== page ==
These groups use small steps to work towards their end goal of ending the use of animals for food production.  An example of how they take these steps is evident in pork and poultry production, where some U.S. states have passed legislation outlawing farrowing crates and battery cages.  While the general public sees this as an improvement for animal welfare in food production, activist organizations see this as another step towards ending animal agriculture.

Why are animal activists targeting beef operations?


Tips on Advocating

With social media giving everyone a voice online, we find ourselves needing to speak up and advocate more than ever before.  Staying positive and factual with messaging, referencing credible sources and being respectful of other people’s opinions are keys to successful advocating. If you do not know the answer to their question be truthful and offer to get back to them with the answer. Always remember that everyone has a right to make informed choices, and by being educated and sharing credible information, we can help people make those informed choices.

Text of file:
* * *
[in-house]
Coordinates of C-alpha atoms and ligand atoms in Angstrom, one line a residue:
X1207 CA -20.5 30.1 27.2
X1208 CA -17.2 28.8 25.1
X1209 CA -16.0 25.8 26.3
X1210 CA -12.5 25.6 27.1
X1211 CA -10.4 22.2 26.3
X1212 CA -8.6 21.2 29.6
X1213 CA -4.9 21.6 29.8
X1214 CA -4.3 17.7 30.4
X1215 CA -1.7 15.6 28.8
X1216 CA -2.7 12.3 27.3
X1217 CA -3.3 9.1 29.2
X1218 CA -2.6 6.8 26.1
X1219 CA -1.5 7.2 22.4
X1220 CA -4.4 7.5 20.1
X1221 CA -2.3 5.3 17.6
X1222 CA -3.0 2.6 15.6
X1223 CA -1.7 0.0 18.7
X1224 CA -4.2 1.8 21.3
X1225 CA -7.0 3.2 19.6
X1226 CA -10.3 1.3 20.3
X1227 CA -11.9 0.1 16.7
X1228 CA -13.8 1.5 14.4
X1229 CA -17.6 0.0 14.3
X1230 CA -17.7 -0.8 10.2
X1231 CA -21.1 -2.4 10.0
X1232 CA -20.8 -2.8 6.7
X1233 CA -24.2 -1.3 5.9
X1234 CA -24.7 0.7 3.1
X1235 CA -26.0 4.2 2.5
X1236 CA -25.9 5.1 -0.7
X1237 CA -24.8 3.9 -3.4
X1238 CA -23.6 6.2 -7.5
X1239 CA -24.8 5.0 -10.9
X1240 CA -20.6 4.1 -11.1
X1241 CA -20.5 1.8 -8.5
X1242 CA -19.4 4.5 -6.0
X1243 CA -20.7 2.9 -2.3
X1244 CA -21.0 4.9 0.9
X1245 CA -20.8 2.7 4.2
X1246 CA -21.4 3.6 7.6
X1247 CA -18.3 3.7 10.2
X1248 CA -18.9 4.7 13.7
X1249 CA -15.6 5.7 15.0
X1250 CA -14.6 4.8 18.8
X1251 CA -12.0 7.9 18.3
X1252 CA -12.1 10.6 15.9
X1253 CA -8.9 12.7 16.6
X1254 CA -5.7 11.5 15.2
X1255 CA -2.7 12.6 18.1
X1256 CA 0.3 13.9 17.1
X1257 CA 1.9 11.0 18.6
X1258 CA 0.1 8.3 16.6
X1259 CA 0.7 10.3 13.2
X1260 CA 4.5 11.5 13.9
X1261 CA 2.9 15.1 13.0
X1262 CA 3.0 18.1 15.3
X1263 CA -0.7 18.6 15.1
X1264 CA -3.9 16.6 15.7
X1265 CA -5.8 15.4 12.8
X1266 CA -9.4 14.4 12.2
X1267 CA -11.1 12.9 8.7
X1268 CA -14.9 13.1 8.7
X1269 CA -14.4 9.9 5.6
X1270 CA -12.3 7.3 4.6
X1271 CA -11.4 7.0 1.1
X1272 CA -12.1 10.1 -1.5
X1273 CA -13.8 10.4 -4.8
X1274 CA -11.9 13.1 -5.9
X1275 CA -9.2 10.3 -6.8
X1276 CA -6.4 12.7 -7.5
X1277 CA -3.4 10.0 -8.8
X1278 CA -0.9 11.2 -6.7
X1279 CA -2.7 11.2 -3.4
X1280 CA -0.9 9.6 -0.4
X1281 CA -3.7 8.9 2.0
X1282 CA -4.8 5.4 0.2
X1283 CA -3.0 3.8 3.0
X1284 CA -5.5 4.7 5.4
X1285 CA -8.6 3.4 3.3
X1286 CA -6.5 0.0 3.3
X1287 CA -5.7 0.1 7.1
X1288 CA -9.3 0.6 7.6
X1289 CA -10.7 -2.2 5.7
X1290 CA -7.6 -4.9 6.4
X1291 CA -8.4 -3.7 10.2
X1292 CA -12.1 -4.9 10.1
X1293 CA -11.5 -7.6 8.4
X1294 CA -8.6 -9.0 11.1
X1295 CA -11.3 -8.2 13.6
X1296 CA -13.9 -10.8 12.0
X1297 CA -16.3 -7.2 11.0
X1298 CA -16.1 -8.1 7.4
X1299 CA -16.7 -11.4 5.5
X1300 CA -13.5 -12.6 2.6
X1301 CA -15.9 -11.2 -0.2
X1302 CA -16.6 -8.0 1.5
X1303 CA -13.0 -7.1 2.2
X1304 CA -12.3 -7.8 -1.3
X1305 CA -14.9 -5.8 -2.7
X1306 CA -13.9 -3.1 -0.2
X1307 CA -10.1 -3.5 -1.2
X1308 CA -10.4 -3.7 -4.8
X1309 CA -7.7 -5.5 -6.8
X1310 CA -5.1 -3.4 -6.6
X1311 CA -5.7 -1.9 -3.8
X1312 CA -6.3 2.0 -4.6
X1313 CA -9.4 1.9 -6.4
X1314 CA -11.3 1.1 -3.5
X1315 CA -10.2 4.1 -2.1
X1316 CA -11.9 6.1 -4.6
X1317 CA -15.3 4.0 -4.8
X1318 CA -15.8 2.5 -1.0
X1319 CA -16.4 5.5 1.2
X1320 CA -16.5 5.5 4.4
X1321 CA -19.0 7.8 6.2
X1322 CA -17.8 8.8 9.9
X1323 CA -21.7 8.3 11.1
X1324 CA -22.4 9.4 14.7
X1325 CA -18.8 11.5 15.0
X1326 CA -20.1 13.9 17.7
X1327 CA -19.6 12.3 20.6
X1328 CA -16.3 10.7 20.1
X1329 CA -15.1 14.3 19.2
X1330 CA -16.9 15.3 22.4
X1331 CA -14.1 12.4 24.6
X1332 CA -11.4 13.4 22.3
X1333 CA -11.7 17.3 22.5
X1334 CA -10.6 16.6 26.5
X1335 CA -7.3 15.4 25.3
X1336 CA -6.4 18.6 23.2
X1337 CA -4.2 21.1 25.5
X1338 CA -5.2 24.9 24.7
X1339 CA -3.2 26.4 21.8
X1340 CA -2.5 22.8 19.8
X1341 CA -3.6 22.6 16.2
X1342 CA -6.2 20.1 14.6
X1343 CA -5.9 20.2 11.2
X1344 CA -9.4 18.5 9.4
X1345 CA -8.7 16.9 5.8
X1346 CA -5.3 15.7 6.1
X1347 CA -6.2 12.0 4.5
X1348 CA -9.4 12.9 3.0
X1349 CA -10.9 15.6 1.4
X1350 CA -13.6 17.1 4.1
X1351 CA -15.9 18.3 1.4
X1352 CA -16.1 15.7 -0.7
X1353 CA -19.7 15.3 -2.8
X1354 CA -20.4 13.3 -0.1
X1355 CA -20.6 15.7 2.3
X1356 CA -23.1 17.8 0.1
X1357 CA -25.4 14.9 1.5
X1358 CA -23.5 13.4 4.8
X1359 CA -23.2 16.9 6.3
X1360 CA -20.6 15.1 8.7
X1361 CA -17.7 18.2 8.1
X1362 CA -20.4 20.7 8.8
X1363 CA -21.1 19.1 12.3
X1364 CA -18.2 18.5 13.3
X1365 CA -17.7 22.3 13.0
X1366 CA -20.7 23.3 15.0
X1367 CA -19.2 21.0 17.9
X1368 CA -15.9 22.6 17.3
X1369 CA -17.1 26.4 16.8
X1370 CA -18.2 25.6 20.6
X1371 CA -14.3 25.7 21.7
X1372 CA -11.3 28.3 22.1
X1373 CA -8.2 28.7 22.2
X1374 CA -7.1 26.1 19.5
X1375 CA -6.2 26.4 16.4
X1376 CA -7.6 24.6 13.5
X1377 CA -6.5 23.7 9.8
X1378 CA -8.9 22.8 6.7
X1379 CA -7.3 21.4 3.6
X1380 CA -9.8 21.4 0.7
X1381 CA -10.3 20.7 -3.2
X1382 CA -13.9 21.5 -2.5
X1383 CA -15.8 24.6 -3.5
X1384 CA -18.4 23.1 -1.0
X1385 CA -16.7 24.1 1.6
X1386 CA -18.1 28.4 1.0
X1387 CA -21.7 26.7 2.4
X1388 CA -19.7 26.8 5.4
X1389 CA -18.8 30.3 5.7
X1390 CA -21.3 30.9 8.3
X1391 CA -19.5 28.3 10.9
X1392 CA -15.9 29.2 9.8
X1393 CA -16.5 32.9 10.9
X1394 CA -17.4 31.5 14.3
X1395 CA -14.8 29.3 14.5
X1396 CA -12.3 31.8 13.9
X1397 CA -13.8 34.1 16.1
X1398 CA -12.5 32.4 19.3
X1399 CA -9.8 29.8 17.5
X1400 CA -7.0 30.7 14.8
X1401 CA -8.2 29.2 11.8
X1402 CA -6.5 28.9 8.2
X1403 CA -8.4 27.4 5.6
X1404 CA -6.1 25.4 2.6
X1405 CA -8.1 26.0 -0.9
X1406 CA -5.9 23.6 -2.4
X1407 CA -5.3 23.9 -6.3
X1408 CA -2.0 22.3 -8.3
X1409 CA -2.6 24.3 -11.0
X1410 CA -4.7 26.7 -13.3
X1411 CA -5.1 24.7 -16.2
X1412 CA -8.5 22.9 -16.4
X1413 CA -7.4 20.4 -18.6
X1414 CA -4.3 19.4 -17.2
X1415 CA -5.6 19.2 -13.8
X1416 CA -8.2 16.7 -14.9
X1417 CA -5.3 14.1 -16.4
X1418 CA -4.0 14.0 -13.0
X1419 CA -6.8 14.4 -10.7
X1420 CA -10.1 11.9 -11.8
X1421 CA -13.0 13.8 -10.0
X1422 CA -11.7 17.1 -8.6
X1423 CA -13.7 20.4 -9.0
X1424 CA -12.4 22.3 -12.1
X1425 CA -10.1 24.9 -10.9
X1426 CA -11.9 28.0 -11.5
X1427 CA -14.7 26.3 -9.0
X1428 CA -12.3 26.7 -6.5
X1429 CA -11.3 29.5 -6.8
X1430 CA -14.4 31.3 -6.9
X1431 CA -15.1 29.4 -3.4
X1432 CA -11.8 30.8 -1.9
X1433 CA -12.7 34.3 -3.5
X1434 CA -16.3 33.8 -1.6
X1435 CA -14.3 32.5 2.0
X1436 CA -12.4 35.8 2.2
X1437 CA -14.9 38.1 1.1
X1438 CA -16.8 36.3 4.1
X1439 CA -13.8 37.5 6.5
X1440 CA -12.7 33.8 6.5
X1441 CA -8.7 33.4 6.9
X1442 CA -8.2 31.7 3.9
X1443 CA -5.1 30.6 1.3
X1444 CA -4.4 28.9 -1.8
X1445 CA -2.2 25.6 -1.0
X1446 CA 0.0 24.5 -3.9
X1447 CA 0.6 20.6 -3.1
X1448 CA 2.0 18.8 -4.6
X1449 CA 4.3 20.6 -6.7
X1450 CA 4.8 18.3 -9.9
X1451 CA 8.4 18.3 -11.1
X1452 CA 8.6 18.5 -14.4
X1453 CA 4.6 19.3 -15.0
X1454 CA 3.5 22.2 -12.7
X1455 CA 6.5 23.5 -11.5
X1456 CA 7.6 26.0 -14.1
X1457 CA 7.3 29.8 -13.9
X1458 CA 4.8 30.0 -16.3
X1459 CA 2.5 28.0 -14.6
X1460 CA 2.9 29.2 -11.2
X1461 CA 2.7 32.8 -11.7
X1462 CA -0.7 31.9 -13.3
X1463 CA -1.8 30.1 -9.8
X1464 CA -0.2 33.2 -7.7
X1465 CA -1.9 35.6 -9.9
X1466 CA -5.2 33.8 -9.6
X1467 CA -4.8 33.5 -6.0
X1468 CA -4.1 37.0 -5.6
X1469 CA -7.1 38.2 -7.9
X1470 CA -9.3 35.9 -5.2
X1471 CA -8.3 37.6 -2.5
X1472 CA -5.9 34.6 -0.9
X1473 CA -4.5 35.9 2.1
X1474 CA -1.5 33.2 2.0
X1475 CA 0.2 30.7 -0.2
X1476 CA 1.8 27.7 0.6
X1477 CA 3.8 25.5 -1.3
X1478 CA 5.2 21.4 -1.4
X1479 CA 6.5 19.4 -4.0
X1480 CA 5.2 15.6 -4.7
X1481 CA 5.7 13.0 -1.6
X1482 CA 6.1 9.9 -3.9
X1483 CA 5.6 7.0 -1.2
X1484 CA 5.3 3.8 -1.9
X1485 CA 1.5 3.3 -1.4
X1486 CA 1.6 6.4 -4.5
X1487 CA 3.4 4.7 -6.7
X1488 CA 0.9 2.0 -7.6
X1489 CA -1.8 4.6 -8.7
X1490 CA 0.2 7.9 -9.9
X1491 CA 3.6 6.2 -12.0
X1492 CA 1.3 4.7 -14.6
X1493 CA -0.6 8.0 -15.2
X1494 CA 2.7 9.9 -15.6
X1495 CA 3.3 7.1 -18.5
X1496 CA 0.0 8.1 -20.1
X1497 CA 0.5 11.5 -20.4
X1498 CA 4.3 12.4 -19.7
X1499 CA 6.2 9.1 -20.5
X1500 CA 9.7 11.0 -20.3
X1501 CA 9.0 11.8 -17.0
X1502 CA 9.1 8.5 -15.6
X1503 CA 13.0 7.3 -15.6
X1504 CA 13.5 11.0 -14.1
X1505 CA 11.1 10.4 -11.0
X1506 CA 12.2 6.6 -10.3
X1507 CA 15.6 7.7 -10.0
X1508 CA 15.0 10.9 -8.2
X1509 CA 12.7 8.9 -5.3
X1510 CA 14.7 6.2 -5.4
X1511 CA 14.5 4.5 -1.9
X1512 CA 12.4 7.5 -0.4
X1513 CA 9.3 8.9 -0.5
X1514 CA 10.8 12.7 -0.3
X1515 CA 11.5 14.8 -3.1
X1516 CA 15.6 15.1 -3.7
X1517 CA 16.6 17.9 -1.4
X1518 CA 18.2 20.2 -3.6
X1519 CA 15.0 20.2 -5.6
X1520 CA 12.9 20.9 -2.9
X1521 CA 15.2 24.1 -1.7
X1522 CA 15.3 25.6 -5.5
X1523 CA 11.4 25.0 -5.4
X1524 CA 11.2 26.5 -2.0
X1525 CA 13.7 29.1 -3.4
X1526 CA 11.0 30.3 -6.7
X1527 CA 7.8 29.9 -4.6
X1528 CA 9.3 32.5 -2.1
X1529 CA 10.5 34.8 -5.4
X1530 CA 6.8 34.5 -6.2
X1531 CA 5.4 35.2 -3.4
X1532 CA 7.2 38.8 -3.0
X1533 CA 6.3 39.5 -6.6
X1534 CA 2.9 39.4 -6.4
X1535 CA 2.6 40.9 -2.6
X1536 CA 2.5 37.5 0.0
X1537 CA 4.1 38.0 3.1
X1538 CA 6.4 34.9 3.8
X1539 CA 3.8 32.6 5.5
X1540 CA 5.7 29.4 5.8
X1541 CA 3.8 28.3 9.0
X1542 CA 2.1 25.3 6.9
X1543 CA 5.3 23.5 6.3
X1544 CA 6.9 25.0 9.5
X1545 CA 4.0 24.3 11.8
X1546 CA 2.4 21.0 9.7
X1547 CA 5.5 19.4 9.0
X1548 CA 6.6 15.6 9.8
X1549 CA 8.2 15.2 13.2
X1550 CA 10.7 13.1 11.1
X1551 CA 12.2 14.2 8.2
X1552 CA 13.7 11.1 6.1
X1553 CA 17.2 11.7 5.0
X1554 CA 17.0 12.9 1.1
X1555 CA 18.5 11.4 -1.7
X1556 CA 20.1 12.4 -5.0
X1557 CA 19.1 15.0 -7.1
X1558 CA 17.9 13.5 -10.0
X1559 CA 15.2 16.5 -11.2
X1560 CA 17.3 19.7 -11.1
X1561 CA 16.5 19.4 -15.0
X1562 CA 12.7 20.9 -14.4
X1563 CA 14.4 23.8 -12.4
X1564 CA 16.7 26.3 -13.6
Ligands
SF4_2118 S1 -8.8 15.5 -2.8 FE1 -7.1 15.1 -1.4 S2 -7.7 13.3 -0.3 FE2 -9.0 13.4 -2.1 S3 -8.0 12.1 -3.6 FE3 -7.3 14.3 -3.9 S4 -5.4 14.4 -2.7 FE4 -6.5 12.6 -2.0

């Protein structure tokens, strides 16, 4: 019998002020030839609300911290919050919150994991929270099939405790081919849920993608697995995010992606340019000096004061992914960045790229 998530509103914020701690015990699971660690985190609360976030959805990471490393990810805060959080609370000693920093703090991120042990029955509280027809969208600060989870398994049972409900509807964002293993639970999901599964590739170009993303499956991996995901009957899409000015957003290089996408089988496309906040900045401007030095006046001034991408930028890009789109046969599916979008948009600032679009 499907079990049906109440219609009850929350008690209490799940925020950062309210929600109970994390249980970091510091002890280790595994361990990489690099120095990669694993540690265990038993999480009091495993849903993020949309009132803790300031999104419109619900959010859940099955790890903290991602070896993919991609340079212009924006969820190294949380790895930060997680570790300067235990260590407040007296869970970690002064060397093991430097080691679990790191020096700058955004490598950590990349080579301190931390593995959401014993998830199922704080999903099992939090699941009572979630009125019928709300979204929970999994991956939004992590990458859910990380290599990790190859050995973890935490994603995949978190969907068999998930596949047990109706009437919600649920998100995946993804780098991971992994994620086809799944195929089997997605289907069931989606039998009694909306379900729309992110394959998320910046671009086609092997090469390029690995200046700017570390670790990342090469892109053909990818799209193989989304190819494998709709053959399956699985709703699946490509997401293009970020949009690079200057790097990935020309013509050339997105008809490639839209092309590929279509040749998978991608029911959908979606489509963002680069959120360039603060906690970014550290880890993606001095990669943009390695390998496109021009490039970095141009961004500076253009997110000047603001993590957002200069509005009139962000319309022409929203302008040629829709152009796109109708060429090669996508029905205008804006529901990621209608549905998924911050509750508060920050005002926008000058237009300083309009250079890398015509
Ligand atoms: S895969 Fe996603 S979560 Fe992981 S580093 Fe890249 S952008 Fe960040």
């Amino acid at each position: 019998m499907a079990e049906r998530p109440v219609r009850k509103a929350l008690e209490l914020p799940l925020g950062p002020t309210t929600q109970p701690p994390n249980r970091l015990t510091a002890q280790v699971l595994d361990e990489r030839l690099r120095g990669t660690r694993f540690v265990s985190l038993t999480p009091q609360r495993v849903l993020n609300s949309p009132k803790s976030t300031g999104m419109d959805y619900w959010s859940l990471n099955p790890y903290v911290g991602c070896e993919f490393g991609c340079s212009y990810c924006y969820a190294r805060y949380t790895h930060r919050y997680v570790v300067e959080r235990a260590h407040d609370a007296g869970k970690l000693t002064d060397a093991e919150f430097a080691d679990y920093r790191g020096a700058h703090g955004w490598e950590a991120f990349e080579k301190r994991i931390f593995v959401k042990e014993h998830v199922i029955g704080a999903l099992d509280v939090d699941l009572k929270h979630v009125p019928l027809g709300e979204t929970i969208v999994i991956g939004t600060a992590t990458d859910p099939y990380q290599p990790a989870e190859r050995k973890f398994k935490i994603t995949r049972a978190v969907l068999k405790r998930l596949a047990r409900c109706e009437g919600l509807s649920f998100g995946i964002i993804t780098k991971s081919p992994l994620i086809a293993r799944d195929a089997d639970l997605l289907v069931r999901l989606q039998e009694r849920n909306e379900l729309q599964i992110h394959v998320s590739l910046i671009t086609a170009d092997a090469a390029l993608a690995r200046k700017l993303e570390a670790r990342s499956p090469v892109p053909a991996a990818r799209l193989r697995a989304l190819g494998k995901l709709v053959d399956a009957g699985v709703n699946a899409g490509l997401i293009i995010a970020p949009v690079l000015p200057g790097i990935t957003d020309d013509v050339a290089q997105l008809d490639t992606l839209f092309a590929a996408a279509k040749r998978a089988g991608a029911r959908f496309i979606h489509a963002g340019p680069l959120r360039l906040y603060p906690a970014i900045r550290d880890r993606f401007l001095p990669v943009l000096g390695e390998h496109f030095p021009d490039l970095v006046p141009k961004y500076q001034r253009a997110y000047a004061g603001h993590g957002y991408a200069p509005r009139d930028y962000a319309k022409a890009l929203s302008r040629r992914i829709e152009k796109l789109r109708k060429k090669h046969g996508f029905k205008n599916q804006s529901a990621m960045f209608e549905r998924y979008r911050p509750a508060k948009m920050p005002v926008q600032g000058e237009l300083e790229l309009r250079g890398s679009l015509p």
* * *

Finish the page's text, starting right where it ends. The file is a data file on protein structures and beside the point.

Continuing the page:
The agriculture industry uses a great deal of jargon when communicating internally. When advocating avoid the use of jargon and instead use language that is easily understood by those without experience in the agriculture field.

Always identify your audience. By doing so you will know what is important to them and what their areas of interest and concern are. You can then identify what information to present them with and the best presentation method.

 

Relating and connecting to your audience on an emotional level is one way of creating trust in your message. This can be as simple as describing what products or recipes your family enjoys around the dinner table. A scenario like this is easy to relate to for people of any background and demonstrates your interest in your family’s well-being. Telling a story also creates more of an emotional connection and your audience will have higher retention of the information presented.

Aways remember “People don’t care how much you know until they know how much you care.” – Dale Carnegie

There is a small, targeted group of voices in our country, and around the world, who vocally oppose animal agriculture and are not interested in engaging in respectful conversation around it.  While it’s our first instinct to engage and defend the beef industry, remember that it may be difficult to reach a positive end goal and it may be more beneficial to engage elsewhere.

Agriculture More Than Ever has many different types of media spanning all sectors of agriculture geared towards speaking to consumers. You can find it here

Tips on Advocating